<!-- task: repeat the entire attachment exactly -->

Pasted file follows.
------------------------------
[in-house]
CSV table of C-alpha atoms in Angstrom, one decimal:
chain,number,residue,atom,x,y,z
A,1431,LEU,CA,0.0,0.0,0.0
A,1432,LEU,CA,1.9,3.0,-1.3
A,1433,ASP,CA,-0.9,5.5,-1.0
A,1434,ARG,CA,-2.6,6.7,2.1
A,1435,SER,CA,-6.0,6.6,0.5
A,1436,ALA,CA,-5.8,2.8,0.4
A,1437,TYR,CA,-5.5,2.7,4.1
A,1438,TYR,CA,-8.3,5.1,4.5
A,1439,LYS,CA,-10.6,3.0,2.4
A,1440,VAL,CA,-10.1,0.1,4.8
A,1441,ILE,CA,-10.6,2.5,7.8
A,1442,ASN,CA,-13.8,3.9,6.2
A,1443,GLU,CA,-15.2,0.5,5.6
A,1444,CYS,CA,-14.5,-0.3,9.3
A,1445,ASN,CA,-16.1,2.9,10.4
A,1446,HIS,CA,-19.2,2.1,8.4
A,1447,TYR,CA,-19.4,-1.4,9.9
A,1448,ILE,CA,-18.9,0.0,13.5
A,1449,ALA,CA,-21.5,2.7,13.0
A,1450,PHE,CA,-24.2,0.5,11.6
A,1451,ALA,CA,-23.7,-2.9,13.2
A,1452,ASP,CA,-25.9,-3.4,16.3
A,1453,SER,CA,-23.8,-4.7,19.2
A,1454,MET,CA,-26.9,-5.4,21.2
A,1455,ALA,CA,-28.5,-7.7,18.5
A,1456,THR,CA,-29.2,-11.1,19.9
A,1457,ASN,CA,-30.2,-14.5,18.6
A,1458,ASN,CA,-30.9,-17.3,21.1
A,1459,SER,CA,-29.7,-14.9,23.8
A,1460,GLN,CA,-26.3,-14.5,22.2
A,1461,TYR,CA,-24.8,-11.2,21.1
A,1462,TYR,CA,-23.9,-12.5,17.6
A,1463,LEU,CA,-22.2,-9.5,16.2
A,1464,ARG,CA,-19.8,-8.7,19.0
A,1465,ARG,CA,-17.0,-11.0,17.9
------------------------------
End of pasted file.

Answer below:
[in-house]
CSV table of C-alpha atoms in Angstrom, one decimal:
chain,number,residue,atom,x,y,z
A,1431,LEU,CA,0.0,0.0,0.0
A,1432,LEU,CA,1.9,3.0,-1.3
A,1433,ASP,CA,-0.9,5.5,-1.0
A,1434,ARG,CA,-2.6,6.7,2.1
A,1435,SER,CA,-6.0,6.6,0.5
A,1436,ALA,CA,-5.8,2.8,0.4
A,1437,TYR,CA,-5.5,2.7,4.1
A,1438,TYR,CA,-8.3,5.1,4.5
A,1439,LYS,CA,-10.6,3.0,2.4
A,1440,VAL,CA,-10.1,0.1,4.8
A,1441,ILE,CA,-10.6,2.5,7.8
A,1442,ASN,CA,-13.8,3.9,6.2
A,1443,GLU,CA,-15.2,0.5,5.6
A,1444,CYS,CA,-14.5,-0.3,9.3
A,1445,ASN,CA,-16.1,2.9,10.4
A,1446,HIS,CA,-19.2,2.1,8.4
A,1447,TYR,CA,-19.4,-1.4,9.9
A,1448,ILE,CA,-18.9,0.0,13.5
A,1449,ALA,CA,-21.5,2.7,13.0
A,1450,PHE,CA,-24.2,0.5,11.6
A,1451,ALA,CA,-23.7,-2.9,13.2
A,1452,ASP,CA,-25.9,-3.4,16.3
A,1453,SER,CA,-23.8,-4.7,19.2
A,1454,MET,CA,-26.9,-5.4,21.2
A,1455,ALA,CA,-28.5,-7.7,18.5
A,1456,THR,CA,-29.2,-11.1,19.9
A,1457,ASN,CA,-30.2,-14.5,18.6
A,1458,ASN,CA,-30.9,-17.3,21.1
A,1459,SER,CA,-29.7,-14.9,23.8
A,1460,GLN,CA,-26.3,-14.5,22.2
A,1461,TYR,CA,-24.8,-11.2,21.1
A,1462,TYR,CA,-23.9,-12.5,17.6
A,1463,LEU,CA,-22.2,-9.5,16.2
A,1464,ARG,CA,-19.8,-8.7,19.0
A,1465,ARG,CA,-17.0,-11.0,17.9